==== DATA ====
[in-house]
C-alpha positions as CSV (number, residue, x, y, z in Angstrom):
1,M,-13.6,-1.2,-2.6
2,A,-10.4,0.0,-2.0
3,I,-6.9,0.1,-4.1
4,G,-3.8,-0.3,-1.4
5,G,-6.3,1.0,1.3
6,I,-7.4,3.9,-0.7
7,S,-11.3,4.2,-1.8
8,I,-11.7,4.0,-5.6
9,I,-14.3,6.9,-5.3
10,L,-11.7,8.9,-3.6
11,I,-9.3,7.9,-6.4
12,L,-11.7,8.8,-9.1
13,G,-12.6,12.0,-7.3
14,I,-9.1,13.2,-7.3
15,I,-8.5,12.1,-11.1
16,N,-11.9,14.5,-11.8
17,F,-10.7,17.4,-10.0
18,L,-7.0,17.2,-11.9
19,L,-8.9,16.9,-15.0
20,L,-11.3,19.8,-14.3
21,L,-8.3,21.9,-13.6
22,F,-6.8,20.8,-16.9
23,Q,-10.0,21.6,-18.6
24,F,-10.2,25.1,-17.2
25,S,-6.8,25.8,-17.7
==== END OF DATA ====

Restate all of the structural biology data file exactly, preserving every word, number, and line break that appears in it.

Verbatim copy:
[in-house]
C-alpha positions as CSV (number, residue, x, y, z in Angstrom):
1,M,-13.6,-1.2,-2.6
2,A,-10.4,0.0,-2.0
3,I,-6.9,0.1,-4.1
4,G,-3.8,-0.3,-1.4
5,G,-6.3,1.0,1.3
6,I,-7.4,3.9,-0.7
7,S,-11.3,4.2,-1.8
8,I,-11.7,4.0,-5.6
9,I,-14.3,6.9,-5.3
10,L,-11.7,8.9,-3.6
11,I,-9.3,7.9,-6.4
12,L,-11.7,8.8,-9.1
13,G,-12.6,12.0,-7.3
14,I,-9.1,13.2,-7.3
15,I,-8.5,12.1,-11.1
16,N,-11.9,14.5,-11.8
17,F,-10.7,17.4,-10.0
18,L,-7.0,17.2,-11.9
19,L,-8.9,16.9,-15.0
20,L,-11.3,19.8,-14.3
21,L,-8.3,21.9,-13.6
22,F,-6.8,20.8,-16.9
23,Q,-10.0,21.6,-18.6
24,F,-10.2,25.1,-17.2
25,S,-6.8,25.8,-17.7